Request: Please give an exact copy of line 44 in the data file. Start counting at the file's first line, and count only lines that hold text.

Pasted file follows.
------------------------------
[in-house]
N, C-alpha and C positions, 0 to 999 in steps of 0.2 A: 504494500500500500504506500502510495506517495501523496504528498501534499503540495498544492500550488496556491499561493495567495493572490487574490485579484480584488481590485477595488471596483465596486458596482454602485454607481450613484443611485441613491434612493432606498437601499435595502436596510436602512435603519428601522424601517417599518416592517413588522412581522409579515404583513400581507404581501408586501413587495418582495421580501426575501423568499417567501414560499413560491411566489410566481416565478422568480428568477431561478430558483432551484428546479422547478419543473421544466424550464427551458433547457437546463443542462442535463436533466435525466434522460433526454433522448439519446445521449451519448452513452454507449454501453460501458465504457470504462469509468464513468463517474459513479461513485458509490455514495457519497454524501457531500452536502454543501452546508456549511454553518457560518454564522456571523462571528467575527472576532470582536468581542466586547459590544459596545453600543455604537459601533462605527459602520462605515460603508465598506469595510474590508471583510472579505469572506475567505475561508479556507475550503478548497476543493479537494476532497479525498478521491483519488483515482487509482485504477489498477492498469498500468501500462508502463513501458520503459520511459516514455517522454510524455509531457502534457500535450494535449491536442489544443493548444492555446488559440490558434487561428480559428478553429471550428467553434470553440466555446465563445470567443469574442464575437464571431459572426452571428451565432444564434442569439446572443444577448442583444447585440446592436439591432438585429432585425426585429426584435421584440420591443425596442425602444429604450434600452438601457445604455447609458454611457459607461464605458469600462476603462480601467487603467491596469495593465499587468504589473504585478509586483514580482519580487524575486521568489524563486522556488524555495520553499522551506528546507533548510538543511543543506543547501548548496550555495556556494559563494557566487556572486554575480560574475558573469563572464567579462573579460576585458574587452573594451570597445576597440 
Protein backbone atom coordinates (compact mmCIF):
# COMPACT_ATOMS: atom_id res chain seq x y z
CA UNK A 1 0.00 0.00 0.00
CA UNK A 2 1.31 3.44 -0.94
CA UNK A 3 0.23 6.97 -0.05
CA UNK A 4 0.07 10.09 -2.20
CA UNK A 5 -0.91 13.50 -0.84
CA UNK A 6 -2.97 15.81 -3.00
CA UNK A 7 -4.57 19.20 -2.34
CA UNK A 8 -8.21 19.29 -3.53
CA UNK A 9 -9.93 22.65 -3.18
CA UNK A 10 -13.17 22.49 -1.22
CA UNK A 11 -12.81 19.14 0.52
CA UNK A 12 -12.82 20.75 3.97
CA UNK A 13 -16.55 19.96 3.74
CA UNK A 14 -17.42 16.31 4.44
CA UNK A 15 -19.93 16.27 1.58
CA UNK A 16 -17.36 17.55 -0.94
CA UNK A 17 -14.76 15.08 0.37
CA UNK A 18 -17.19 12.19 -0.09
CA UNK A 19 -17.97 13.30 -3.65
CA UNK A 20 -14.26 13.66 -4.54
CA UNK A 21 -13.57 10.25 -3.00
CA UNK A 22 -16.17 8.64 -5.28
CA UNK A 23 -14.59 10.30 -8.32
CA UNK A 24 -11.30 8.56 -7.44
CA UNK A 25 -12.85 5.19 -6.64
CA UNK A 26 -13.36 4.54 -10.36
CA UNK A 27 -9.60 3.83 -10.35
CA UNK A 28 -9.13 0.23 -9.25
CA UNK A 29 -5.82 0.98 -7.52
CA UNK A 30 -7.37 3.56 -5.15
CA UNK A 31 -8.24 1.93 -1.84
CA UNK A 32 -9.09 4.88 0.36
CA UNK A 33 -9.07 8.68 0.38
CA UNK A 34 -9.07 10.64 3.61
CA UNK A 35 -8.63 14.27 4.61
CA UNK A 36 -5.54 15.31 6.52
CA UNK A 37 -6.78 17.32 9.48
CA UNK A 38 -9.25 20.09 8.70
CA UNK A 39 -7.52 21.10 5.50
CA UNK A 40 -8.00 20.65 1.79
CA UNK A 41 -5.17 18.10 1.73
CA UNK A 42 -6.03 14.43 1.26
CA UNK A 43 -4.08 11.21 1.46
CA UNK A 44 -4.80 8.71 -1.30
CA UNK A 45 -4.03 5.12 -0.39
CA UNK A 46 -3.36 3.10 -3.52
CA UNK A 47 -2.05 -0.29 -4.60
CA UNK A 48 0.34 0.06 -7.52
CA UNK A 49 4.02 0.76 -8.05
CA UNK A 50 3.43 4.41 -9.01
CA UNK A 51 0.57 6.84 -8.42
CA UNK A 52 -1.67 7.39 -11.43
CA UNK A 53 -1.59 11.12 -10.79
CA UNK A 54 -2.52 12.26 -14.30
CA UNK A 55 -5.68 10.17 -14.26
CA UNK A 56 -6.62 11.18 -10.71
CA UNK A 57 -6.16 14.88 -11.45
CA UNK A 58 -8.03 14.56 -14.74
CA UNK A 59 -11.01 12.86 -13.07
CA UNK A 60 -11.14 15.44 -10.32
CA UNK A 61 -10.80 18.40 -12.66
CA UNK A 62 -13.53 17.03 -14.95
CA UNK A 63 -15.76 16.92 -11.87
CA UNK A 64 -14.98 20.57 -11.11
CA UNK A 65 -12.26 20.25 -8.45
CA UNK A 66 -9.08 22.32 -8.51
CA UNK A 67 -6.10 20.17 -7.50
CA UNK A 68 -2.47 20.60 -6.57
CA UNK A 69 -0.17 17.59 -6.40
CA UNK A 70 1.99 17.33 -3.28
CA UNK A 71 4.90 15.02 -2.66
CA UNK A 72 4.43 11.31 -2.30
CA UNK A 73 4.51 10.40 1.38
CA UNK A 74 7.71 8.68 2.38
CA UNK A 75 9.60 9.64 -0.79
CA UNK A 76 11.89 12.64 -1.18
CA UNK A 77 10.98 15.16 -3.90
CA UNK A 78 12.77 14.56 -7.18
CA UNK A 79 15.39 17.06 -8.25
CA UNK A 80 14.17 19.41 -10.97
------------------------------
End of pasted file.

CA UNK A 40 -8.00 20.65 1.79